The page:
My job is one that allows me to wake up and do something different every day. When a client brought me this chival mirror, the job was simple enough. Fix the foot, wax it and deliver it. As is usually the case with antiques, it wasn't that simple. The mirror of this particular piece is counter weighted so that it can be raised up and down as required by the user to see what needs to be seen from different angles, but when I tried to raise the mirror, it wouldn't budge so I laid it down on its back and began to investigate. Three hours later, I finally got the lead weights out of the supports and found that they had corrupted and expanded within the cavities of the supports thence disallowing them to move. It was at this point that I began the process of learning how to melt and cast lead. Really, there is nothing to it. Lead melts at a very low heat, after it melts, there is a slag that must be skimmed off the top and then it is poured into a mold. Like I say, nothing to it, but for someone who has never poured molten metal, it is slightly scary. I made a mold using Durhams Rock Hard putty, bought a cast iron skillet to use for a crucible, set up my fish cooker in the yard and got to work. At first I wasn't sure it was going to work. After breaking up the original lead weights and placing the parts in the skillet, they just sat there as the flames heated my now tainted iron skillet, but sort of all at the same time, the lead just began to turn to liquid and then it only took a minute or so for it to all turn to a pot of shiny melted metal. At that point, I skimmed off the slag, and as they say, the rest is history. I let the metal cool for the rest of the day and then broke the mold the next day and shaved down the irregularities as shown in these pictures, then I drilled holes in the top of each weight, strung sash cord, attached them to the mirror and voila! It was done.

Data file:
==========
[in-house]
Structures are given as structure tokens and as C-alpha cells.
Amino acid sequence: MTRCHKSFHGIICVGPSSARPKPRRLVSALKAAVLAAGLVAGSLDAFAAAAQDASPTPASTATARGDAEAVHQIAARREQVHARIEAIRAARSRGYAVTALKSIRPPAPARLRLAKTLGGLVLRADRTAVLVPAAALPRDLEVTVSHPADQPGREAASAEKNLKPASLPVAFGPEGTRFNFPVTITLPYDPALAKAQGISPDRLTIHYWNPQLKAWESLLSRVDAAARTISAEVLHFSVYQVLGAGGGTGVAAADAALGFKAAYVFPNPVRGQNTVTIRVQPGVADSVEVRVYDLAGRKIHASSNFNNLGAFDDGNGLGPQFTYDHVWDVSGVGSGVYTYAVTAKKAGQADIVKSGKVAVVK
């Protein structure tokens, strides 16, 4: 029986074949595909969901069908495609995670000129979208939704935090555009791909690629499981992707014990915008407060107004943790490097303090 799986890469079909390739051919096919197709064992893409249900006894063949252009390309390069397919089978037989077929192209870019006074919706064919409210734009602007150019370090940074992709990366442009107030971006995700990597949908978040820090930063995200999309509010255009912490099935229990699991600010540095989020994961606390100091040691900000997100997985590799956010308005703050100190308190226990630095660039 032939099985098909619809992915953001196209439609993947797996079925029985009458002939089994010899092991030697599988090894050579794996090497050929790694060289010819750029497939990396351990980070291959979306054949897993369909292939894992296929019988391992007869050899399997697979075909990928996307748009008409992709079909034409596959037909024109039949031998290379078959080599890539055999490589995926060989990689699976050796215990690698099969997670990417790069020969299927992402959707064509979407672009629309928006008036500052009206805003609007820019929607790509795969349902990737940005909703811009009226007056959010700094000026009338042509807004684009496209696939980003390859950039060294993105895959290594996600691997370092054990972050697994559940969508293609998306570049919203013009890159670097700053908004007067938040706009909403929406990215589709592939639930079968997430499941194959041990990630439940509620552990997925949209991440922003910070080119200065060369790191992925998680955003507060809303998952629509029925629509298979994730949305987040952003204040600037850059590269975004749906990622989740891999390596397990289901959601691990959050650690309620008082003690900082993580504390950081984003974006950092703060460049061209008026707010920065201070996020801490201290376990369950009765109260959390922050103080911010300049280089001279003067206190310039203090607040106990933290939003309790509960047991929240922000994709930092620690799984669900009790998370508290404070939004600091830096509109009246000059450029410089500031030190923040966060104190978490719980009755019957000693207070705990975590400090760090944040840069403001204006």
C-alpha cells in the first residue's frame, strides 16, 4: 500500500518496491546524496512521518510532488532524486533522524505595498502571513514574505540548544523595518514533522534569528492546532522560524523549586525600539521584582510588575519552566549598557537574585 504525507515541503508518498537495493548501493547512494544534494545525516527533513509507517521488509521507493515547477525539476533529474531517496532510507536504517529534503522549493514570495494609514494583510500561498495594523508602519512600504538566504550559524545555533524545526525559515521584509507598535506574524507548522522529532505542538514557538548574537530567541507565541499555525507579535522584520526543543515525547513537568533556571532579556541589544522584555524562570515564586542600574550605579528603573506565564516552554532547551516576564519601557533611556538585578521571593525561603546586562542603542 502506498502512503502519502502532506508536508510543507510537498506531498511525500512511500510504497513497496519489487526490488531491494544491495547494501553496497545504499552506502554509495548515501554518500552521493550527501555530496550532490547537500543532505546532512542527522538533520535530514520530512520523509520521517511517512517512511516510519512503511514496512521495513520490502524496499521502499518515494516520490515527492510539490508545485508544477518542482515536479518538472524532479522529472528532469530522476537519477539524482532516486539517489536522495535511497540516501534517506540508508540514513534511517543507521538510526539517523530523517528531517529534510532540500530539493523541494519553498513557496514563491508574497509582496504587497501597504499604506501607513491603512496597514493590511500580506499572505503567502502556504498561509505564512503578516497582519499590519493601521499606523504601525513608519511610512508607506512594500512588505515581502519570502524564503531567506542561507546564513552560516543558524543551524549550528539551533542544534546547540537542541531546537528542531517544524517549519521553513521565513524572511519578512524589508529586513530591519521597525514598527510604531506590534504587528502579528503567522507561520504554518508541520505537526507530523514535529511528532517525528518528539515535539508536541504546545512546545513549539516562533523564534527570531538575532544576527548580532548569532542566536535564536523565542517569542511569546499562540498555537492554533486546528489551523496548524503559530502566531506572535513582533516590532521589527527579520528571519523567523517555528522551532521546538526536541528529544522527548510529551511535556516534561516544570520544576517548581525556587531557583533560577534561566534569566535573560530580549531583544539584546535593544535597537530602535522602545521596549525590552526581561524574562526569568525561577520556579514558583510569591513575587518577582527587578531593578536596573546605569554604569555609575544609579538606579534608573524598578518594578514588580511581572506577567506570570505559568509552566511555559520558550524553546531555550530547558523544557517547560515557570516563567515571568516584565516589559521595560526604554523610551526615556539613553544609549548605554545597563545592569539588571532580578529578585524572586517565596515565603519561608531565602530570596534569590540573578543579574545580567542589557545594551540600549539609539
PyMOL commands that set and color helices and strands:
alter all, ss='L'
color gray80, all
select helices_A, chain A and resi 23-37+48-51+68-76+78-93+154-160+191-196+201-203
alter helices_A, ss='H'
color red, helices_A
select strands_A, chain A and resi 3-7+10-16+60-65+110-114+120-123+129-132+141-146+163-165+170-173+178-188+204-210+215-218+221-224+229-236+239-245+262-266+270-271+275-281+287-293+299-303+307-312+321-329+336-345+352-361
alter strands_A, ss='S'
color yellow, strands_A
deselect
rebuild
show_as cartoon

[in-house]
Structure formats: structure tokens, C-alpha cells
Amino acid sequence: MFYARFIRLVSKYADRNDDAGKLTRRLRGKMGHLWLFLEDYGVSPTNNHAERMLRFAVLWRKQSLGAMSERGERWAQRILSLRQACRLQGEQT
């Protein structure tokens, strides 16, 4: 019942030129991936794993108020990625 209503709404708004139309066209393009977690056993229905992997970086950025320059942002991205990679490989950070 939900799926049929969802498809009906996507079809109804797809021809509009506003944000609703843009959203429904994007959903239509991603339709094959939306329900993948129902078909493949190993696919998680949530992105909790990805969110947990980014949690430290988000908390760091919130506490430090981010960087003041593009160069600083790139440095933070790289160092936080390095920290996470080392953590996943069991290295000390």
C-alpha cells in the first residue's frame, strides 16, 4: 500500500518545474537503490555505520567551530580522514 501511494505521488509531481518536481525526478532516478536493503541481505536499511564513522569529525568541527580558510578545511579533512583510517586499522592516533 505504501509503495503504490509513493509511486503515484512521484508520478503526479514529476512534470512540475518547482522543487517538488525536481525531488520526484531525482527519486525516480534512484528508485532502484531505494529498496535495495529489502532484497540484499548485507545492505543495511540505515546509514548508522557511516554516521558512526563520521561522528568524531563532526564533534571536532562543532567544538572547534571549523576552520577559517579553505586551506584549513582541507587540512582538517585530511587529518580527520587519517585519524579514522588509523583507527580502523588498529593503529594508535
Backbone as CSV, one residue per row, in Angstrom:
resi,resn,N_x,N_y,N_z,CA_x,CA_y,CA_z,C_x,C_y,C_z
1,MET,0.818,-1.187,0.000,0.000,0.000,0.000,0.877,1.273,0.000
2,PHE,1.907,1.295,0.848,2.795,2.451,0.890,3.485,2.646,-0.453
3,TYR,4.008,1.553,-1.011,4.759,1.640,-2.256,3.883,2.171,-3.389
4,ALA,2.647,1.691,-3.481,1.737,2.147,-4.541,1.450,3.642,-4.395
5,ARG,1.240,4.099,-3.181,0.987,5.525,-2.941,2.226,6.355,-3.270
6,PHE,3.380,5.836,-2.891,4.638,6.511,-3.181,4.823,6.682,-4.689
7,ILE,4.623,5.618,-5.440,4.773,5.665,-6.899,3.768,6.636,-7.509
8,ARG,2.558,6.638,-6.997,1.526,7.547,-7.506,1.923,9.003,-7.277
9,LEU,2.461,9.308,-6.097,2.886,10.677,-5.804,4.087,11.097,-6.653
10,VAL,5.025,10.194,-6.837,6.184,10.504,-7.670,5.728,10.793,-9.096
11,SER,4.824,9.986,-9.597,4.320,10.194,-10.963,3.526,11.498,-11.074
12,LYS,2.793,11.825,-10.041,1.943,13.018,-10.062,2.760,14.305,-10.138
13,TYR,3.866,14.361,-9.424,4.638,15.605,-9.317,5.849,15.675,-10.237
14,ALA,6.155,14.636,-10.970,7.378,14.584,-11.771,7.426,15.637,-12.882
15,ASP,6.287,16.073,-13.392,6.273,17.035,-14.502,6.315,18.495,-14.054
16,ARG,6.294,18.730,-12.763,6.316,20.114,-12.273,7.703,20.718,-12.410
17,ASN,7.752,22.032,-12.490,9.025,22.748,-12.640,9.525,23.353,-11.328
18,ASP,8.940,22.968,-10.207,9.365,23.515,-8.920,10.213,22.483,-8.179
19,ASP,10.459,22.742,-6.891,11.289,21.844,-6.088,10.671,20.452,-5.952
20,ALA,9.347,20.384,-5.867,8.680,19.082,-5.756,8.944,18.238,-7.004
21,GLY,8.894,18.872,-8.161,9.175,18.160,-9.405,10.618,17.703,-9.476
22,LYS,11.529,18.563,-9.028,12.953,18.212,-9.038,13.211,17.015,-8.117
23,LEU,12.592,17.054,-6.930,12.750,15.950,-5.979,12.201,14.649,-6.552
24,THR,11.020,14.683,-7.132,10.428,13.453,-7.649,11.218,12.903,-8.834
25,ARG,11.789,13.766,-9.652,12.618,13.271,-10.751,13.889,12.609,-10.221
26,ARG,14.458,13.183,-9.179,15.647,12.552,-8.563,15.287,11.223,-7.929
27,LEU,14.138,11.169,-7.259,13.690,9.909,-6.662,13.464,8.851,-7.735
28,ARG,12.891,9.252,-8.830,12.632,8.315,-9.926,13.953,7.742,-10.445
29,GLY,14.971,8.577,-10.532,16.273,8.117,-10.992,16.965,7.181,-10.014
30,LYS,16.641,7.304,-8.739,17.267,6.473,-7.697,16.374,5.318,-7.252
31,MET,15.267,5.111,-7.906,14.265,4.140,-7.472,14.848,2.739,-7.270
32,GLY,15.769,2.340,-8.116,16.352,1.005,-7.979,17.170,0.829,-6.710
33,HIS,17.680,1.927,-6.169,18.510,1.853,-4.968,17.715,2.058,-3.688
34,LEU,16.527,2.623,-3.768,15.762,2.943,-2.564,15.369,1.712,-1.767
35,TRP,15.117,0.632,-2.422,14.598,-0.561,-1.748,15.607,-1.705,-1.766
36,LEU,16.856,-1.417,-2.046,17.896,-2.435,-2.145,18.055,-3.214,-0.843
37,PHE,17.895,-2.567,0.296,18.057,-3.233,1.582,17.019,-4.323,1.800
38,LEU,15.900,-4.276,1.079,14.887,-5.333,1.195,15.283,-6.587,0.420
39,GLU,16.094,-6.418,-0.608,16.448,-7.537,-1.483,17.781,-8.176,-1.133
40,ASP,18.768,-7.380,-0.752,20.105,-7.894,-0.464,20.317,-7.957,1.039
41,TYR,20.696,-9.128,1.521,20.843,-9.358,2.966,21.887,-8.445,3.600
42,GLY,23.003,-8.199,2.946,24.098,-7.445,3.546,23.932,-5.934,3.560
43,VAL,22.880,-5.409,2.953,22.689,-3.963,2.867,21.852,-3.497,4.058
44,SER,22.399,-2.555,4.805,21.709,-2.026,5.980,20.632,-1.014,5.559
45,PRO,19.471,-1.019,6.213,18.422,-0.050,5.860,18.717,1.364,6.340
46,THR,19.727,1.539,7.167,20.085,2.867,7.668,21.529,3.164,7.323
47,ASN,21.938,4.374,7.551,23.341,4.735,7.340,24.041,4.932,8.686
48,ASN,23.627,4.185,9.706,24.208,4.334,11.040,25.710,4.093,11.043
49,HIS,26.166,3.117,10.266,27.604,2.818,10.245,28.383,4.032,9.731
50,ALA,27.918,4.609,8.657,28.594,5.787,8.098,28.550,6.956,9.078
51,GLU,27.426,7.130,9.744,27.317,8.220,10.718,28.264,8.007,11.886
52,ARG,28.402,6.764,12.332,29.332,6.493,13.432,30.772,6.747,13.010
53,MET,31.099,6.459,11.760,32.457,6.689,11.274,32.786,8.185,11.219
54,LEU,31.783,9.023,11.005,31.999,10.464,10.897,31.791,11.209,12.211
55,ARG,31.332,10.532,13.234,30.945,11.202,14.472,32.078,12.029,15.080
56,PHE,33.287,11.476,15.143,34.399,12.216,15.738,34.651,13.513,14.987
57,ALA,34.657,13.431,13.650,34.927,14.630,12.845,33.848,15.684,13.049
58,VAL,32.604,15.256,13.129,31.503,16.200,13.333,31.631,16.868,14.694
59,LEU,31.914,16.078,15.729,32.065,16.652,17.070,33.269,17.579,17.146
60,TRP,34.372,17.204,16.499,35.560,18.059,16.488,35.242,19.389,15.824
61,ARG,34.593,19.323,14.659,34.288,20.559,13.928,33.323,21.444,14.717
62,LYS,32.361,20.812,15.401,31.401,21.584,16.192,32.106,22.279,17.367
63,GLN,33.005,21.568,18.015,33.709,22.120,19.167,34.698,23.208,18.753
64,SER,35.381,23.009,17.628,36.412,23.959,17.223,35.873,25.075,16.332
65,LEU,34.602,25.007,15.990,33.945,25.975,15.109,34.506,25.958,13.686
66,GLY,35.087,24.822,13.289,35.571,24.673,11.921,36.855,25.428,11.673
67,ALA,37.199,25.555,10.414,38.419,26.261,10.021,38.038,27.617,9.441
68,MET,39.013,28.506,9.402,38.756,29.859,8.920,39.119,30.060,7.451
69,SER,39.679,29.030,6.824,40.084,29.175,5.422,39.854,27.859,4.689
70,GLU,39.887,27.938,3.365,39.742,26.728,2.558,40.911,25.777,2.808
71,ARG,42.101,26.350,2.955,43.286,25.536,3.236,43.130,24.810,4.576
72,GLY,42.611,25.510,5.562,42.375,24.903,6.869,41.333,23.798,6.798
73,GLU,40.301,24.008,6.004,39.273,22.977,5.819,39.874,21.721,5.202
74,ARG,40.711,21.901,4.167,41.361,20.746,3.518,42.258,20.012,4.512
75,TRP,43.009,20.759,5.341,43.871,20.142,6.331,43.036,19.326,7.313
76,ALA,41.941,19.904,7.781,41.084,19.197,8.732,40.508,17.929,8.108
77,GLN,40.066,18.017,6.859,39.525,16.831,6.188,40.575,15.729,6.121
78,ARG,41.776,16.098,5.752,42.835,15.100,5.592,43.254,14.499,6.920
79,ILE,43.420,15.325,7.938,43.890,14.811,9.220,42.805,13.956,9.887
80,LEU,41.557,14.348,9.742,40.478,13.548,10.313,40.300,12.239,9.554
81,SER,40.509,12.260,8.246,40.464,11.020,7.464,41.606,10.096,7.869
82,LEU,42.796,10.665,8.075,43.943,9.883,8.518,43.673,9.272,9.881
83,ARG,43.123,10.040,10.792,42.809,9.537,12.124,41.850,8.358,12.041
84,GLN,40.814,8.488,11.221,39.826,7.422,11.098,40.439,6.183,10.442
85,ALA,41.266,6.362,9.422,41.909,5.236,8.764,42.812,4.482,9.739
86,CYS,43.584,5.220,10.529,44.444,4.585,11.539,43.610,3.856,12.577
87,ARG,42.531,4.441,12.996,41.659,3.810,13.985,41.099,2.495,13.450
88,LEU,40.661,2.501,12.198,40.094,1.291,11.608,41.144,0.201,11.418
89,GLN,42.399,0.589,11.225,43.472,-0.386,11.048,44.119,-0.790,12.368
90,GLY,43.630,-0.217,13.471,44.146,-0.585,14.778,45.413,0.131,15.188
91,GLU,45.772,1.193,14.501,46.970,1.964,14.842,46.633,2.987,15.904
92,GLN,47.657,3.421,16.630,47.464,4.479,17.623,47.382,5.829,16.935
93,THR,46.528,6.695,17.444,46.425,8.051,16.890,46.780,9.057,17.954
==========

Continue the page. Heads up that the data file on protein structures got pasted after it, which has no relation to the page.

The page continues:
There is always something new and interesting to learn in this business.